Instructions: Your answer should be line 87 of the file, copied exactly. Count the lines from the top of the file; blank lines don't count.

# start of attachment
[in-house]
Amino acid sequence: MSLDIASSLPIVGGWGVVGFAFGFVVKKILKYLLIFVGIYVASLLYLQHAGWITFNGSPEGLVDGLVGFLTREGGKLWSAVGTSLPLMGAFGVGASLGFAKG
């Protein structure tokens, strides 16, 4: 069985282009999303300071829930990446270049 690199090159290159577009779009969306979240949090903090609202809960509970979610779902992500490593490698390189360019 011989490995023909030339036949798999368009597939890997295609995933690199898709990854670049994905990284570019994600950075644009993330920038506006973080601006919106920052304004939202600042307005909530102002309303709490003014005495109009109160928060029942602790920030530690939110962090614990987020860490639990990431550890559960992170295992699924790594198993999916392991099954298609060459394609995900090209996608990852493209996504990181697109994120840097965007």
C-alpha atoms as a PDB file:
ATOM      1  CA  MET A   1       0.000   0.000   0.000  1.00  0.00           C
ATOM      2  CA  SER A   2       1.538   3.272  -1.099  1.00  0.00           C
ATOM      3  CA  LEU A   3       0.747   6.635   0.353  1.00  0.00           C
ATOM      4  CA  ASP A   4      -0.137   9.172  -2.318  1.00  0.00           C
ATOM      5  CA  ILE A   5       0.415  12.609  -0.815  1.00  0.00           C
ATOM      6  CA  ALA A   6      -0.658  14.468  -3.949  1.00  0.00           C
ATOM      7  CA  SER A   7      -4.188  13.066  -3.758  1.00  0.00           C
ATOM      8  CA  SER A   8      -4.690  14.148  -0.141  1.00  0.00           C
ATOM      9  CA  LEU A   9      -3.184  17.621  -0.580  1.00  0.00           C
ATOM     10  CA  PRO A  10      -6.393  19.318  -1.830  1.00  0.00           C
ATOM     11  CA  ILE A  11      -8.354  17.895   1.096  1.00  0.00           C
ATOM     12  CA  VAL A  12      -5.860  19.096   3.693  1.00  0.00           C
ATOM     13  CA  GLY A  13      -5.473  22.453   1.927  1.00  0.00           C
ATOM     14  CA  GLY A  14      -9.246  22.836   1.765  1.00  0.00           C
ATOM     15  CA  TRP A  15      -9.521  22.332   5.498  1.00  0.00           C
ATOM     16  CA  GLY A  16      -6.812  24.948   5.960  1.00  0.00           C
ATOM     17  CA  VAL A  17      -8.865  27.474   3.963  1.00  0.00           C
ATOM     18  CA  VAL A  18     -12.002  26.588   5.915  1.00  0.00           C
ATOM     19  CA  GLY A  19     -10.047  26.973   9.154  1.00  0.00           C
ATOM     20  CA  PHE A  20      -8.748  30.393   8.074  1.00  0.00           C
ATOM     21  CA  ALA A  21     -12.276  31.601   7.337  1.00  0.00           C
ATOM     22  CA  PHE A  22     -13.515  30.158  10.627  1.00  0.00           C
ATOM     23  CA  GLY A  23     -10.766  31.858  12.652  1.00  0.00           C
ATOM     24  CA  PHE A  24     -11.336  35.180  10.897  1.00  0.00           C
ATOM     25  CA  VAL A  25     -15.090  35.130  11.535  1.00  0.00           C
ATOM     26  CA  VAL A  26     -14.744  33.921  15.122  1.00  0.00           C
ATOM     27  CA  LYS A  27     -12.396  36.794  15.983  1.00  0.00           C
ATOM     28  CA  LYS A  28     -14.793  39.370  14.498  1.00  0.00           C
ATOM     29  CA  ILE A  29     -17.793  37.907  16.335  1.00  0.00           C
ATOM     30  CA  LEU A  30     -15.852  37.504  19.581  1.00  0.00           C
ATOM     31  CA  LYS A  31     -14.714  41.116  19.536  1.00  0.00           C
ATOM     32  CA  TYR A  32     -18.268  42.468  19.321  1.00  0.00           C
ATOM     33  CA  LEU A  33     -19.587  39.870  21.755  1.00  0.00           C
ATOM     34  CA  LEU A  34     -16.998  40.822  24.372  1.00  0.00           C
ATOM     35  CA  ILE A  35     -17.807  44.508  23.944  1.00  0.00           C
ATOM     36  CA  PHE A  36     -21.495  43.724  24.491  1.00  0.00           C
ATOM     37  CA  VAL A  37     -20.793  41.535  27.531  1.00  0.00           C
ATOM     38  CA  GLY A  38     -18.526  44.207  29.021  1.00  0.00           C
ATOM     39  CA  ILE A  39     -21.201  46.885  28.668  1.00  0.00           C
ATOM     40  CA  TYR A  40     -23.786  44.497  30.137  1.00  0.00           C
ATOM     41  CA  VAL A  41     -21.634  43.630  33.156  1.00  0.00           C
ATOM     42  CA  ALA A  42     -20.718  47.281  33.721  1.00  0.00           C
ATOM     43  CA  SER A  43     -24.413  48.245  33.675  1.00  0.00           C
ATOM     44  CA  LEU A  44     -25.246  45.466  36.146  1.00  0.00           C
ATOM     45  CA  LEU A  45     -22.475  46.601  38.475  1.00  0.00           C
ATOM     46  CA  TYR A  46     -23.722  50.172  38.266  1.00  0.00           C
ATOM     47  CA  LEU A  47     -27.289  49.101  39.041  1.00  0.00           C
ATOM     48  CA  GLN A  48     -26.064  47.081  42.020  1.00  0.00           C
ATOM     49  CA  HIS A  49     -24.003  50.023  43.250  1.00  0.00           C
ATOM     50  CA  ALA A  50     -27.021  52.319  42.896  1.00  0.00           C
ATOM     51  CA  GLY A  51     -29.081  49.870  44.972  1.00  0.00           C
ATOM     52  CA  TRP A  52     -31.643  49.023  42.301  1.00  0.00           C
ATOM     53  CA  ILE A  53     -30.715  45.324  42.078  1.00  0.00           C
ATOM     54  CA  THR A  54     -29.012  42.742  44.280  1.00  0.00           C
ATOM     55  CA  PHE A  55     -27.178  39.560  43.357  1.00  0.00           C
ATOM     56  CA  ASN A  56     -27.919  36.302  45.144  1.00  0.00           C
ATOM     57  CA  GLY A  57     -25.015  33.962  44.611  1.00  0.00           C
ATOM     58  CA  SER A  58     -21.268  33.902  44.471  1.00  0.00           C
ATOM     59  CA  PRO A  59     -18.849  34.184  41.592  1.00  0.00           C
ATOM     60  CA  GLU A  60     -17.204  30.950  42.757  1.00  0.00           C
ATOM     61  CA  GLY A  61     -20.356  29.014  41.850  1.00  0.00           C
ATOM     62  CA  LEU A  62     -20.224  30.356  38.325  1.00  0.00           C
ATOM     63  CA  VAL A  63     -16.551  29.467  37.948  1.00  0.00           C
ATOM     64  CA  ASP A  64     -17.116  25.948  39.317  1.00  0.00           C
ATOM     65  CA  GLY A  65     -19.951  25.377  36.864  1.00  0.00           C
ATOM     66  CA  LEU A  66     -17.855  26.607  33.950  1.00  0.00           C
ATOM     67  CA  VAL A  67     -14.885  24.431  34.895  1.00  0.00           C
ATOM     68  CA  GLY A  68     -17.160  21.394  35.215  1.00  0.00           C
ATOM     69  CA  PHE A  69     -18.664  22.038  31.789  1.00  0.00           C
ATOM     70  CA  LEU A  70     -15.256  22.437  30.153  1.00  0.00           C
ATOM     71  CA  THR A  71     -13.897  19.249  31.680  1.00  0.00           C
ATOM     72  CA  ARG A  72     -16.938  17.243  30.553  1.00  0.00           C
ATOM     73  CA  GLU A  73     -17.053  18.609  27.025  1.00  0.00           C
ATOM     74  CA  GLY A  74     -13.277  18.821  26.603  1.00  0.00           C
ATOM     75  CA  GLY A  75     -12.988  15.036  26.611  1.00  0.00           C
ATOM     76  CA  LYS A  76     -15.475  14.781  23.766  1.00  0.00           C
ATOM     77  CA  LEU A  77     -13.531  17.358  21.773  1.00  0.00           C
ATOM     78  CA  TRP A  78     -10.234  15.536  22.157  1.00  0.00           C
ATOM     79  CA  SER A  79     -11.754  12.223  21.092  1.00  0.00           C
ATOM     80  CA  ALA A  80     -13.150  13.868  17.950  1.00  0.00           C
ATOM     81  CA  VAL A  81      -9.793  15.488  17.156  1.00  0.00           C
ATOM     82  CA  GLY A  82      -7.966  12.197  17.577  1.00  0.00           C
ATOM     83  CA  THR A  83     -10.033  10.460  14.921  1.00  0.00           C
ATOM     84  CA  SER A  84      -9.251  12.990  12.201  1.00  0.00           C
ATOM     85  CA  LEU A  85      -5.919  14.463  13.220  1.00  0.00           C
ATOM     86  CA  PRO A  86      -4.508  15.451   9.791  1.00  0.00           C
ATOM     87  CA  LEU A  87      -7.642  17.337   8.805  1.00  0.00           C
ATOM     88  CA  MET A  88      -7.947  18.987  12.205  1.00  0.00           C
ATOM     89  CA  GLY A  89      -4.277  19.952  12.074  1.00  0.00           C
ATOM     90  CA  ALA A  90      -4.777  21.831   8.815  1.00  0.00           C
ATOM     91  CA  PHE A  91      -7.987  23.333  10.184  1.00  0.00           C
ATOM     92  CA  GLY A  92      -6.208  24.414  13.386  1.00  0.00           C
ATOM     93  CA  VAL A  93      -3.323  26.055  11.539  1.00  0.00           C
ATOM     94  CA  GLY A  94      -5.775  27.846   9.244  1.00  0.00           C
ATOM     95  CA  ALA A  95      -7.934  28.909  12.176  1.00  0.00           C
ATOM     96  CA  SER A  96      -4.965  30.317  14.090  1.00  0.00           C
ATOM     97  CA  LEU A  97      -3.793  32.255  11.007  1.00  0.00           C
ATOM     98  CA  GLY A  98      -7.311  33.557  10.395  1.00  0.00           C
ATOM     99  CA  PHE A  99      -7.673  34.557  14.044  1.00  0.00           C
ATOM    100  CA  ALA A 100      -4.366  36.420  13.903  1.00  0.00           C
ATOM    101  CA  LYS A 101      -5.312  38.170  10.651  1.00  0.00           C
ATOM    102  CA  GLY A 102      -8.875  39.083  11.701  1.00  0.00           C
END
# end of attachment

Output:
ATOM     83  CA  THR A  83     -10.033  10.460  14.921  1.00  0.00           C